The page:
"For me, when I watch other sports, when I watch Tiger, when I watch Federer, when I watch Nadal, the best athletes can compete under any circumstances. No matter what it is, no matter what the pressure, you can always overcome anything that gets put in your way. When Jordan was sick, he was still put up 60 points," said Phelps.

The relay that was swum by Aaron Peirsol (backstroke), Brendan Hansen (breastroke), Phelps (butterfly) and Lezak (freestyle), with a time of 3:29.34, beat out the Australian men and smashed the U.S.'s previous world record. The squad of Peirsol, Hansen, Ian Crocker and Lezak won the gold in Athens, so it was the U.S. team's race to lose.

The Water Cube was packed Sunday morning to witness history in the making.

"There are definitely more people here than any other session. For the entire meet, pretty much the last four rows of the media section have been empty. Not this one though!" USA Swimming's biomechanics coordinator Russell Mark told from his post in the Water Cube.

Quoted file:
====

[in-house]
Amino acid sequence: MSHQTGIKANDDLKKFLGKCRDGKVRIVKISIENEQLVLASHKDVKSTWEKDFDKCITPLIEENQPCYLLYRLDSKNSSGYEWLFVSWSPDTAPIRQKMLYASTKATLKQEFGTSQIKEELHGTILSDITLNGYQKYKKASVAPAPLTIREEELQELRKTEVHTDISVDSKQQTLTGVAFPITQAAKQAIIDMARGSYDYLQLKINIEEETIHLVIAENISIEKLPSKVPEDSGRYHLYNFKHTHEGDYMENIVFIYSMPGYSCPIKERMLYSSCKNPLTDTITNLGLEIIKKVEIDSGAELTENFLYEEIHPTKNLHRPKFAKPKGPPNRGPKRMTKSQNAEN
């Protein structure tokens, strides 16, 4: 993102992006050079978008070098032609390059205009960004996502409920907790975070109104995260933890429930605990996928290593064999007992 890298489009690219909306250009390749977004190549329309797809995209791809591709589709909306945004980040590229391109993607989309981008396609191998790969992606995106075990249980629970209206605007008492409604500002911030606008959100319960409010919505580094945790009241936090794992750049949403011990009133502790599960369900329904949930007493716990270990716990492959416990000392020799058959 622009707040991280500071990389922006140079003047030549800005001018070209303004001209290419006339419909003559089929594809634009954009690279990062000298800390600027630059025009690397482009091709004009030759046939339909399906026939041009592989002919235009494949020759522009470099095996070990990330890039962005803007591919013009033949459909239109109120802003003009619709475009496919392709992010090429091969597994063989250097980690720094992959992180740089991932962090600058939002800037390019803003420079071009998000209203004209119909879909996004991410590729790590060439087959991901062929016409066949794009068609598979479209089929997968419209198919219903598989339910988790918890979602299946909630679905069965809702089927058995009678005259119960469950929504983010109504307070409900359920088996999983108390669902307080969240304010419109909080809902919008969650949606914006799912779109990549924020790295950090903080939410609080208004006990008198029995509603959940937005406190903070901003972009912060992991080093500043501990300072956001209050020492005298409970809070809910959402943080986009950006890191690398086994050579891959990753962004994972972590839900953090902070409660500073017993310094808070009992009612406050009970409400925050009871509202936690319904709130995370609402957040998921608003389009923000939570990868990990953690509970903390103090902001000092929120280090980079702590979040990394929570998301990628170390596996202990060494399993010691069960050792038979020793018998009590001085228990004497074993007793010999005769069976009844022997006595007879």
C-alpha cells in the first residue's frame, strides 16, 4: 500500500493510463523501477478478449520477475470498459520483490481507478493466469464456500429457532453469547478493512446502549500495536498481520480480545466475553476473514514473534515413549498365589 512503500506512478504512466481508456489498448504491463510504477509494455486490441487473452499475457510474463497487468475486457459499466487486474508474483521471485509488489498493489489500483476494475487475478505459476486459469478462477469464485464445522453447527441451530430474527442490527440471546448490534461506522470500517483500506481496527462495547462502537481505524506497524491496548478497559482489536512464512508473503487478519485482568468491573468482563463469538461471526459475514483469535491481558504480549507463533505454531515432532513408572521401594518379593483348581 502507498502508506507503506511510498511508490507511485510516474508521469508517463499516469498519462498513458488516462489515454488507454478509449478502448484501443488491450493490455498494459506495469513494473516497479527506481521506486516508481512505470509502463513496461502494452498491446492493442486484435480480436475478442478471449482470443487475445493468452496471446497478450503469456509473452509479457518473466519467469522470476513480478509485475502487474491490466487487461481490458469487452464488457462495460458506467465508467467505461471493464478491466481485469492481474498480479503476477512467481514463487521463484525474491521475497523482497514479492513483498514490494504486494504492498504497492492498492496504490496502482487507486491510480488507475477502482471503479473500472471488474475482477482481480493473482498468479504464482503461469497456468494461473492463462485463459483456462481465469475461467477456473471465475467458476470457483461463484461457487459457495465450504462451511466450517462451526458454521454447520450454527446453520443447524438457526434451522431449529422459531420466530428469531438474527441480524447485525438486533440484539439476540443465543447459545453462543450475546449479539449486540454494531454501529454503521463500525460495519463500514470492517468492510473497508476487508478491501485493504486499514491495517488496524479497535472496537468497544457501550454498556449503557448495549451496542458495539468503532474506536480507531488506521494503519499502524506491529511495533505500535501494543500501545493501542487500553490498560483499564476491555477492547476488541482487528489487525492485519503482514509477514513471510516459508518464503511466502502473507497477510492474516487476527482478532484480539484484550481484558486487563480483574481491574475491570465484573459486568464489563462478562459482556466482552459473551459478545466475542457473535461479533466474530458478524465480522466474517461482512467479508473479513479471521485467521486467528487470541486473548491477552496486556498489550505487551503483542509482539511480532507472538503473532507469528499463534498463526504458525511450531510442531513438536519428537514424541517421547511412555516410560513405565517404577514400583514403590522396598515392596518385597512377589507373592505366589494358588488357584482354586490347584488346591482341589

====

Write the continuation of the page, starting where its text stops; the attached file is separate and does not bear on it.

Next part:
You can imagine the nerves of each athlete on the final relay team, let alone the men who swam in prelims. Matt Grevers, who swam the backstroke leg of the preliminary 4x100-meter medley relay and won silver in the 100-meter backstroke, said he didn't think the squad would ever make it out of China if they were disqualified.

Well, the U.S. men can sleep easier tonight as they've helped a teammate achieve his goal.

Phelps' relay team member Hansen (fourth-place finisher in the men's 100-meter breastroke) said of Phelps' eight-medal achievement, "This beats the Tour de France, it beats the U.S. Open ... it beats every part of what sport is," and that "all athletes should tip their hats to Phelps."

When asked about the possibility of winning eight golds, and whether he believed it was physically possible, Phelps replied, "In my dreams, I always wanted it."

Tipping my hat, If that's not motivating, I don't know what is.

ESPN contributed to this report.